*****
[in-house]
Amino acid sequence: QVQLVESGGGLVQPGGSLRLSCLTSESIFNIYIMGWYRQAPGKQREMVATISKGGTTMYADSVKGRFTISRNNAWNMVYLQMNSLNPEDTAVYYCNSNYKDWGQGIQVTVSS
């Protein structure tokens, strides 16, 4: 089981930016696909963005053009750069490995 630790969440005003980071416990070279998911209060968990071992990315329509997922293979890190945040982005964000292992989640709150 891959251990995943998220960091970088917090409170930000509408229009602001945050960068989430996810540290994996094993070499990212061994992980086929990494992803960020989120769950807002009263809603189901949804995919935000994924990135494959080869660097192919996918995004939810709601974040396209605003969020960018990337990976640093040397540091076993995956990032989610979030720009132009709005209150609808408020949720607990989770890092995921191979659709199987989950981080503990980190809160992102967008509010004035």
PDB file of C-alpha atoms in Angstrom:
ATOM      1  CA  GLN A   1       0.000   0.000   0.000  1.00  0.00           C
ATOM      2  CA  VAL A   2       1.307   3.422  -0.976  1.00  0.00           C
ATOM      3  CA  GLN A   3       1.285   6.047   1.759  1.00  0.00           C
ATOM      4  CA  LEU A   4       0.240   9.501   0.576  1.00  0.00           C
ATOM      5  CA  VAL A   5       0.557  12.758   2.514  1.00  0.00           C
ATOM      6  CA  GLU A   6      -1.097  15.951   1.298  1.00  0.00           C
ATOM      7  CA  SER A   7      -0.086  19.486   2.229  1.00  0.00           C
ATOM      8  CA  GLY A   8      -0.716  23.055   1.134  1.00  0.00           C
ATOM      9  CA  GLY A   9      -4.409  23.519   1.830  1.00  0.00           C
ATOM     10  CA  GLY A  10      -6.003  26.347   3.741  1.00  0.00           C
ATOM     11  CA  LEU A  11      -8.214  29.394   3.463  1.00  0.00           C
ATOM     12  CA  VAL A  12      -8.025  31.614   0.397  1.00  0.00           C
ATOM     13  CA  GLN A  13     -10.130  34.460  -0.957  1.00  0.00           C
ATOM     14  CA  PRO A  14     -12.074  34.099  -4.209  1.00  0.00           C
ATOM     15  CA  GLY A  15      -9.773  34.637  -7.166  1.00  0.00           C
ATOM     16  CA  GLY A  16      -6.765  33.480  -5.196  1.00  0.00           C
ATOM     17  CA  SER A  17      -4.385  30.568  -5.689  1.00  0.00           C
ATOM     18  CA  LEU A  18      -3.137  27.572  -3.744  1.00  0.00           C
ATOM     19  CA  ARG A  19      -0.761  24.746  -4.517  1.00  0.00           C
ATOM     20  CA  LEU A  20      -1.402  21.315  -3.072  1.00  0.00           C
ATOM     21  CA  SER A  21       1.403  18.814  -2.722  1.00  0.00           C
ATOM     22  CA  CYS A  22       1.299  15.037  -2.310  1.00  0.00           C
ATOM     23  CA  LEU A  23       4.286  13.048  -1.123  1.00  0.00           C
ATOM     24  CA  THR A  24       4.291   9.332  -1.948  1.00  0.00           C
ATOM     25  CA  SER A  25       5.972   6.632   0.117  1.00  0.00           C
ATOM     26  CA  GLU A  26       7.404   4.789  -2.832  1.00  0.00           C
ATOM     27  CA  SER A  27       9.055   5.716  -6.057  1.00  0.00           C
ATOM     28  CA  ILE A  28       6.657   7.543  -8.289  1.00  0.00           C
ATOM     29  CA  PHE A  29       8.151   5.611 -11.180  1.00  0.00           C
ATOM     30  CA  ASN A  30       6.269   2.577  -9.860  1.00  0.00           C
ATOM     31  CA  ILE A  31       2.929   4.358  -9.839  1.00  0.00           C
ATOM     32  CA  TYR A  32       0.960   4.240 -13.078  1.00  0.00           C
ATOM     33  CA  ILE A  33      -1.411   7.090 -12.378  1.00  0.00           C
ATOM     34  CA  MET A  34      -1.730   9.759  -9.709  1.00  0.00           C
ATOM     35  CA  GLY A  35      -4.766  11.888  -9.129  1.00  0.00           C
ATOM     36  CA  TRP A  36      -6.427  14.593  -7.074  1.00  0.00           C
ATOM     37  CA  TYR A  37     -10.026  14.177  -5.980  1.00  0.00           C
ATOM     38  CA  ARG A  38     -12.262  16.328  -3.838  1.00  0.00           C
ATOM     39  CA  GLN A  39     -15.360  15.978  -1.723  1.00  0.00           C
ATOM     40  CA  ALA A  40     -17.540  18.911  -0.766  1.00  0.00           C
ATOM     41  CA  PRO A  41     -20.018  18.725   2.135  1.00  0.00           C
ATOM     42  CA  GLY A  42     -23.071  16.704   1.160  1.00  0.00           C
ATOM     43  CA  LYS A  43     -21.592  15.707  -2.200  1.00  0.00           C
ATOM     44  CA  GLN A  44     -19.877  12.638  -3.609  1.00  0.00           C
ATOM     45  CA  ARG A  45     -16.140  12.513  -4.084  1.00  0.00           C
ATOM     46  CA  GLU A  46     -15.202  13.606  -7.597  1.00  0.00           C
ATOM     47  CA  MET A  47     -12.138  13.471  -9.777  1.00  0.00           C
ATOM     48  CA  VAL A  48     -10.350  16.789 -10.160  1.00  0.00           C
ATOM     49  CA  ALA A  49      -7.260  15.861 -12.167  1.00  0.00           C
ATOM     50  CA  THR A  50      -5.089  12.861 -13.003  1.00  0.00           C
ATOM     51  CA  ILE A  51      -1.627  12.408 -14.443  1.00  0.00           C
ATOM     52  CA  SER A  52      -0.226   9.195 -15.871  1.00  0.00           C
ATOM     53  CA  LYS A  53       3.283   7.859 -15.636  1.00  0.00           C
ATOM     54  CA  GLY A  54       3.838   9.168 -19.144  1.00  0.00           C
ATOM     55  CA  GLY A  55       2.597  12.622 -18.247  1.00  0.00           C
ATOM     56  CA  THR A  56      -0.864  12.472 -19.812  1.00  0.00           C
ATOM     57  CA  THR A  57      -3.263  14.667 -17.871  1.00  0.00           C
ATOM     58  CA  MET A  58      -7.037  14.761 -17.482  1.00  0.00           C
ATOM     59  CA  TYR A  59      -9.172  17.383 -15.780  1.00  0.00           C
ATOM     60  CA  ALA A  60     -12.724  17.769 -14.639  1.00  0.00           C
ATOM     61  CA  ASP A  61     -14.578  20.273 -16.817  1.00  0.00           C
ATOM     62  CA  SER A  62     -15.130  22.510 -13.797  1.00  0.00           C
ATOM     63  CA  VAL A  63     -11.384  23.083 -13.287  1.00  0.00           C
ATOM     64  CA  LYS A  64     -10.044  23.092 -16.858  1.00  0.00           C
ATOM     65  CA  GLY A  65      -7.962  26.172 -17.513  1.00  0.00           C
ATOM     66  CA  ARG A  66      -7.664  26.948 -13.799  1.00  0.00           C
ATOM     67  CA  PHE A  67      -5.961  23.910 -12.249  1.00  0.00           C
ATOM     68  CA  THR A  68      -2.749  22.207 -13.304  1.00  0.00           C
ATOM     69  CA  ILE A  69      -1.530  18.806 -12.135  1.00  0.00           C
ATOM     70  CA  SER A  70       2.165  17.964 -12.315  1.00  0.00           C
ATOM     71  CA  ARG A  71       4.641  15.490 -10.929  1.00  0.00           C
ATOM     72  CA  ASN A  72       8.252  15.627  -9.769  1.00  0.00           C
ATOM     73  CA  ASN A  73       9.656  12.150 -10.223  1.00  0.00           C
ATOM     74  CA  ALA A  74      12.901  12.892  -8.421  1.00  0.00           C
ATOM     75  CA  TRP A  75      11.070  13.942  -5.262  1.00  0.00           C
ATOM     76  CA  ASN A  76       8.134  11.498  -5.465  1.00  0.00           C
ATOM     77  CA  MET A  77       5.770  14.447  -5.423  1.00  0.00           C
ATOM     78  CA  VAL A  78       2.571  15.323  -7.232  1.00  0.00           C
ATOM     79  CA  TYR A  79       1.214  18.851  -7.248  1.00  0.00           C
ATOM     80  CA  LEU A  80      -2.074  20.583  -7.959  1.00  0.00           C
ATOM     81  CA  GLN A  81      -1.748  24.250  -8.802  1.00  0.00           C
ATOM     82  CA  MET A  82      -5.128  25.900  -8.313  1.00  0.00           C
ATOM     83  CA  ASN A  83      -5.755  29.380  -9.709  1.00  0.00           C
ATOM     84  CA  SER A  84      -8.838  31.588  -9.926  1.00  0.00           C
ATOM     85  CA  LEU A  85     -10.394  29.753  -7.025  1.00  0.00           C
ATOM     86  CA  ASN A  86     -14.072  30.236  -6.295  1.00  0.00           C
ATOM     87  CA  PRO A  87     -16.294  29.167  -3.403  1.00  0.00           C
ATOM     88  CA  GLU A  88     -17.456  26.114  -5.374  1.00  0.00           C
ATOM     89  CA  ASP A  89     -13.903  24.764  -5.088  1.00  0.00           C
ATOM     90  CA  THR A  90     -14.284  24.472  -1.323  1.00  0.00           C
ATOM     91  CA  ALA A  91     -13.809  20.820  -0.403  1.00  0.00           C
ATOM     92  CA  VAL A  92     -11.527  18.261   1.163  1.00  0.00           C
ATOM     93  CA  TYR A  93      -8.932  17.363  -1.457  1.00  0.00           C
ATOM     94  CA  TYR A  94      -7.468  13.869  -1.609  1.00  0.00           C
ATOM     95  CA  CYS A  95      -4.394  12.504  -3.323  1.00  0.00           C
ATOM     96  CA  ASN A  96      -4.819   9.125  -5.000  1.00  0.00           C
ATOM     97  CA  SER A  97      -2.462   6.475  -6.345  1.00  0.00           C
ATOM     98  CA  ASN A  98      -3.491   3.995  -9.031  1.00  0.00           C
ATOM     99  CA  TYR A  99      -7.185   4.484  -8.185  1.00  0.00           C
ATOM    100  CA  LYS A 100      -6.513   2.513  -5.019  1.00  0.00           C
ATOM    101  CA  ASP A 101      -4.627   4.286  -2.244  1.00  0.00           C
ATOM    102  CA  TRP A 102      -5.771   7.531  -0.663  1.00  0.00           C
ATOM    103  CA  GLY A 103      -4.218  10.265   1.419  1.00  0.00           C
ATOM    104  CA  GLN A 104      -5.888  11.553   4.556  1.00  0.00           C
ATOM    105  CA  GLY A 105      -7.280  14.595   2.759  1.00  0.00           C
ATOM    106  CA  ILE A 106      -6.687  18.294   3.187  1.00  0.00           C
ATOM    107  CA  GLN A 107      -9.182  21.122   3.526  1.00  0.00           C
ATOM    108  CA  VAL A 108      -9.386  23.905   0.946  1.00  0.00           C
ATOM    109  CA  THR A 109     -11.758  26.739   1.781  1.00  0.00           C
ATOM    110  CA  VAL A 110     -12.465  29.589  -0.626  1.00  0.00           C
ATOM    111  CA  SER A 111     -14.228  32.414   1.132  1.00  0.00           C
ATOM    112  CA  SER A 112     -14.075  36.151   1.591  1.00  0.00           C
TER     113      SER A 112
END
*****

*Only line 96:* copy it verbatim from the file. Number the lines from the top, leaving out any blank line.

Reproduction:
ATOM     92  CA  VAL A  92     -11.527  18.261   1.163  1.00  0.00           C